DO NOT RELY ON THE BOOM
ANGLE INDICATOR FOR RADIUS
ACCURACY WHEN LIFTS EXCEED 75
PERCENT OF THE RATED CAPACITY.
MEASURE TO AVOID THE POSSIBILITY
NOTE: Capacity charts do not apply if the
machine has been modified in any way. Rated
capacity is based on the machine as it was originally
manufactured and equipped.
The following factors will give you some basic
guidelines of what you must know to perform safe
daily crane operations:
Determine the weight to be lifted and the
crane required to make the lift safely.
Travel the proposed route the crane will
follow to and from the project site, and
complete the Crane Lift Checklist.
Obtain the travel permits if required.
Brief operators and riggers on the specifics of
the lift and travel conditions.
Inspect the crane area setup for stability and
safe operating area.
Fully extend the outriggers and use them
according to the manufacturers instructions.
Check the machine for levelness.
Inspect slings, spreader bars, and all other
hardware being used.
Select the proper sling with sufficient
Center the sling in the base (bowl) of the
hook to avoid hook point loading, and ensure
that the hook block is always placed over the
center of the load to eliminate shock loading
of the slings or cranes resulting from load
shifts when a lift is made.
Make ample safety allowances for unknown
Stand clear of and do not walk under
All crane booms have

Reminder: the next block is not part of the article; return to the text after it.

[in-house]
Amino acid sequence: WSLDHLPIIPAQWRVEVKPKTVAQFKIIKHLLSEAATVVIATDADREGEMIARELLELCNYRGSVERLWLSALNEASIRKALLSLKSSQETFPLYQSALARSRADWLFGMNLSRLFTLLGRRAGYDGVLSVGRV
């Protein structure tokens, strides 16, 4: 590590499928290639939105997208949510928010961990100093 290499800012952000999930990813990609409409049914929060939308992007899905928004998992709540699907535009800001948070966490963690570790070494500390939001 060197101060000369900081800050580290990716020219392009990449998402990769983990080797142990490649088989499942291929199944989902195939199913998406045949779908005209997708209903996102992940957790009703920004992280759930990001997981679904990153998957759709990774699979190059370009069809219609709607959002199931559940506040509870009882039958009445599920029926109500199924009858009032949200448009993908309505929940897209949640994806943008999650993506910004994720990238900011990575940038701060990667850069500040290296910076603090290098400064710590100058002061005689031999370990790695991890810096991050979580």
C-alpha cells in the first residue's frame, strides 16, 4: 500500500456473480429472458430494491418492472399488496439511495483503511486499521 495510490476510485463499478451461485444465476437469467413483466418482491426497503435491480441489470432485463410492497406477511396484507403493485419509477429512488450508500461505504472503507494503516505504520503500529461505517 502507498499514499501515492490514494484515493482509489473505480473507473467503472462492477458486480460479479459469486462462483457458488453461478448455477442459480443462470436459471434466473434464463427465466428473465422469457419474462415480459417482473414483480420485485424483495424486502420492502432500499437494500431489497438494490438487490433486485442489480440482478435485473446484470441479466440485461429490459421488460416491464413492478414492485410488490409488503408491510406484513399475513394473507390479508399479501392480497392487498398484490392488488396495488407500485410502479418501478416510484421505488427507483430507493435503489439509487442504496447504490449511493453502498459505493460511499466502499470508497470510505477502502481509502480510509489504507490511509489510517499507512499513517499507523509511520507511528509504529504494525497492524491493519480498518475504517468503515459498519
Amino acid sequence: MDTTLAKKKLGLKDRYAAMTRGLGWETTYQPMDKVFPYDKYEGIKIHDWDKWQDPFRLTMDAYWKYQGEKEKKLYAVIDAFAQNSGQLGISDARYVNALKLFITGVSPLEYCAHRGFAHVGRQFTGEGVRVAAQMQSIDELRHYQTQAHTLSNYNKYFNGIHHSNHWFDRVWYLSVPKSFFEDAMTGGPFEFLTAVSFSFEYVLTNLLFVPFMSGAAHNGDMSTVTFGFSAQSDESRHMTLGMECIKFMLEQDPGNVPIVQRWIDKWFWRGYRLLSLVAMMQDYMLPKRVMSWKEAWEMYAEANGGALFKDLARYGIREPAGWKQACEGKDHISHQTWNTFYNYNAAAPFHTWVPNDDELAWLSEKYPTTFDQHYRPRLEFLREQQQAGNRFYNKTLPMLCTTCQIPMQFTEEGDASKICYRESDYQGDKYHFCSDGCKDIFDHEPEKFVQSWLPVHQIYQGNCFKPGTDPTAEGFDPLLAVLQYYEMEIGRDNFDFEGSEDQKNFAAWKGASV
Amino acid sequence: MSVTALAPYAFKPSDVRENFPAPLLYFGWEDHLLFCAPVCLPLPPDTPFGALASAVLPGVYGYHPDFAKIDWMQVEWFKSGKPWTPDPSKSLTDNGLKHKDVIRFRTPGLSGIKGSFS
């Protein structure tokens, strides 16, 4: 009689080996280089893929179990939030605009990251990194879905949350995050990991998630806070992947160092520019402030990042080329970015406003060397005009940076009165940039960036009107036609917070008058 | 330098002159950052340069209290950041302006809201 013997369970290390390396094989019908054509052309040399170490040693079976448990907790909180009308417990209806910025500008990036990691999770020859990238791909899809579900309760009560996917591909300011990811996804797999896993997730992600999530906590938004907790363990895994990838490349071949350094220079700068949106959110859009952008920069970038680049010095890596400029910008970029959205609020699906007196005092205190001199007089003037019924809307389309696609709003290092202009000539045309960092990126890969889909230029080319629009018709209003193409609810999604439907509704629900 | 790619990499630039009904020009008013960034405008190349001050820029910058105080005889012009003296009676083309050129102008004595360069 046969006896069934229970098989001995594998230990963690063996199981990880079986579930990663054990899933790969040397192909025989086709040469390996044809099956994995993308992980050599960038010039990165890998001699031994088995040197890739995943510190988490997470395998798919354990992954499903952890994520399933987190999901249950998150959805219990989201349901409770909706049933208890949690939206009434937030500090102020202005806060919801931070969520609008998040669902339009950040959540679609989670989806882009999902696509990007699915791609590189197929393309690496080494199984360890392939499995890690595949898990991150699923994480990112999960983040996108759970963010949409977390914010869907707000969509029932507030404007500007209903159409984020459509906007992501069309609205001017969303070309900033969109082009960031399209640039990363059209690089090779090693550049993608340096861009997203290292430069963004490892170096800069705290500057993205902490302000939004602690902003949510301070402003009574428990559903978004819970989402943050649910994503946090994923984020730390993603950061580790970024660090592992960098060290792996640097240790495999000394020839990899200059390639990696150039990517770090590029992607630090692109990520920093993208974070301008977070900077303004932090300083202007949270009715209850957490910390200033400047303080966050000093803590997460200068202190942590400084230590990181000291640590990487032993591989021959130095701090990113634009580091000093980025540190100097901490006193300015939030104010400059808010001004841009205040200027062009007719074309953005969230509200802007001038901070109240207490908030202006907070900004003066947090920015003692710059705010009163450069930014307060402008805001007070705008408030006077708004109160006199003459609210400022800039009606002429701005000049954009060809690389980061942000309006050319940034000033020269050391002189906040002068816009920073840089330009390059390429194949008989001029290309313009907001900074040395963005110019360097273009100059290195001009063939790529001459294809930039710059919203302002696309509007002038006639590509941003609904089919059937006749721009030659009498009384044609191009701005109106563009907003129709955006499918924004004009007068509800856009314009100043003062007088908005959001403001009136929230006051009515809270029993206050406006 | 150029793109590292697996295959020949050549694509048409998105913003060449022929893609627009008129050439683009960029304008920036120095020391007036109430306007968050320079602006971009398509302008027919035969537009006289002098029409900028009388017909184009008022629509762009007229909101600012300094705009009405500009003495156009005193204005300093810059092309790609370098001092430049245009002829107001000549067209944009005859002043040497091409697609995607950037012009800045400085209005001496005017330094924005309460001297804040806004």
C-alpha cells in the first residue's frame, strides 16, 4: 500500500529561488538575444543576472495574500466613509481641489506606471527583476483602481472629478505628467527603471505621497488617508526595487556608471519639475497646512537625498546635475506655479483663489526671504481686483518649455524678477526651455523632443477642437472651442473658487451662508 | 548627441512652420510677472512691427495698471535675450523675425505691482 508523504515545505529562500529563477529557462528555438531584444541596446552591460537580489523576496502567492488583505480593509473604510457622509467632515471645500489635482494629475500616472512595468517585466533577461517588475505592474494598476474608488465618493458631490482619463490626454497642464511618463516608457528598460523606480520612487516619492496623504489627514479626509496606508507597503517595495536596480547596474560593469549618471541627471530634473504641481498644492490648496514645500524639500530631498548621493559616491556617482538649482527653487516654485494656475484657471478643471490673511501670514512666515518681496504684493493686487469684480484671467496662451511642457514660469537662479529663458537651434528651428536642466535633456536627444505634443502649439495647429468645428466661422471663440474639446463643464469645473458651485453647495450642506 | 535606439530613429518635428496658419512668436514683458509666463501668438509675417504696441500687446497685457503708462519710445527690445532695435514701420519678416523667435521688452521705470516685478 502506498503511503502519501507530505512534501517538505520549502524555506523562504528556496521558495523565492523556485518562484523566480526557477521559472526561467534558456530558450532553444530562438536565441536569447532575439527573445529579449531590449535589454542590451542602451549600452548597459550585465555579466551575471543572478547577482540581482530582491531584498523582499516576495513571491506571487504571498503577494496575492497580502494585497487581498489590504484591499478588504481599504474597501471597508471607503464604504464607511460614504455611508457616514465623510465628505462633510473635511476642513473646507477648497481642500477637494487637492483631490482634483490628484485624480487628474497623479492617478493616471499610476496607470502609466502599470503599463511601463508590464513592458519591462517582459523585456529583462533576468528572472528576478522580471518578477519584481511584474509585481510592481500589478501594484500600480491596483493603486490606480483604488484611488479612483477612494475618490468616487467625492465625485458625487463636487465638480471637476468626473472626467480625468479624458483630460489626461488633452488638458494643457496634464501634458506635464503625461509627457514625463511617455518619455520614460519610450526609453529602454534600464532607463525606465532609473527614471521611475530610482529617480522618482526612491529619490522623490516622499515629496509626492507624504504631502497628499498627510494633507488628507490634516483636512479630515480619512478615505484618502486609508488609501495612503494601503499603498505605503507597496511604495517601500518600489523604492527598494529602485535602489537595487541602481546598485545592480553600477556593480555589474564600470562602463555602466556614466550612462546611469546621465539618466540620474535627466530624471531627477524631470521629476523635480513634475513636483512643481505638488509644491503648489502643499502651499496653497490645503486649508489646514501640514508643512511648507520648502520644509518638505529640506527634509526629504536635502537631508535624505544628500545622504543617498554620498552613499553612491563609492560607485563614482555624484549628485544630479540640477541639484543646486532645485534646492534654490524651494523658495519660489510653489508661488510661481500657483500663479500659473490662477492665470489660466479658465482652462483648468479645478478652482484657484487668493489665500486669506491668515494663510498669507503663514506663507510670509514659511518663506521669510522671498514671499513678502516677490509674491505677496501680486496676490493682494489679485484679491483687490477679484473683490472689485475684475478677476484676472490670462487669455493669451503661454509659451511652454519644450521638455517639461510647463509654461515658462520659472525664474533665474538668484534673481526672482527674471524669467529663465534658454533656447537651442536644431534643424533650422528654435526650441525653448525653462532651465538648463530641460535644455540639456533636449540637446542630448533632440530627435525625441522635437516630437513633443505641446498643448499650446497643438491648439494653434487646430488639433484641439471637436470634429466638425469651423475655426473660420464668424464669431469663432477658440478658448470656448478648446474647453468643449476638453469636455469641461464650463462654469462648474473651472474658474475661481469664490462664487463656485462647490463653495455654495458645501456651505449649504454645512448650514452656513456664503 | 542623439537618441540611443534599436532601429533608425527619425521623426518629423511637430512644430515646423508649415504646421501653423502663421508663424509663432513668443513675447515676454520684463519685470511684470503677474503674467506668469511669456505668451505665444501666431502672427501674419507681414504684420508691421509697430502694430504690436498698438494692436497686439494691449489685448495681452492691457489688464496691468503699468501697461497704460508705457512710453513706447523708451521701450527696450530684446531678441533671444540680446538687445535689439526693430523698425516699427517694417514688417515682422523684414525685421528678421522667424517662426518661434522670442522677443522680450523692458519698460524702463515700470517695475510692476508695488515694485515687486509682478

the load is lifted off the
ground, the boom will deflect causing the
radius to increase.
Increased radius may
cause overloading of the crane.
Clean operating area. Water coolers, excess
tools, grease, soda cans, and other un-
necessary items should be located outside the
operating area of the crane. Water coolers
must be kept off the crane to prevent people
from walking around the crane when in
Weight on outriggers. On lattice booms,
about 60 percent of the load is on the
outriggers close to the load. On hydraulic
cranes during near capacity lifts at high boom
angles, about 60 percent of the load is on
outriggers away from the load.
ATTENTION: SAFE LIFTING IS PARA-
MOUNT! PROJECT COMPLETION MUST NOT
INTERFERE WITH SAFE CRANE OPERATIONS!
For deployed units, COMSECOND/COM-
THIRDNCBINST 11200.1 series requires biweekly
crane operation and safety meetings be conducted.
The meetings review crane operations and include
general safety, minimum rigging procedures, crane
and rigging responsibilities, and upcoming lifts. The
Alfa company commander, crane test director, crane
supervisor and operators/riggers should attend the
In addition to the requirements outlined in
series, any mishap involving NCF cranes must be
reported by message to the COMTHIRDNCB DET,
Port Hueneme, California, or the COMSECONDNCB
DET, Gulfport, Mississippi.
WIRE ROPE SLINGS AND RIGGING
The use of slings, hooks, spreader bars, shackles,
and so forth, for lifting is a vital link in the
weight-handling process. An in-depth management
program for the maintenance and use of slings is
required to ensure the entire weight-handling
operations are performed safely and professionally.
The crane crew supervisors are responsible for the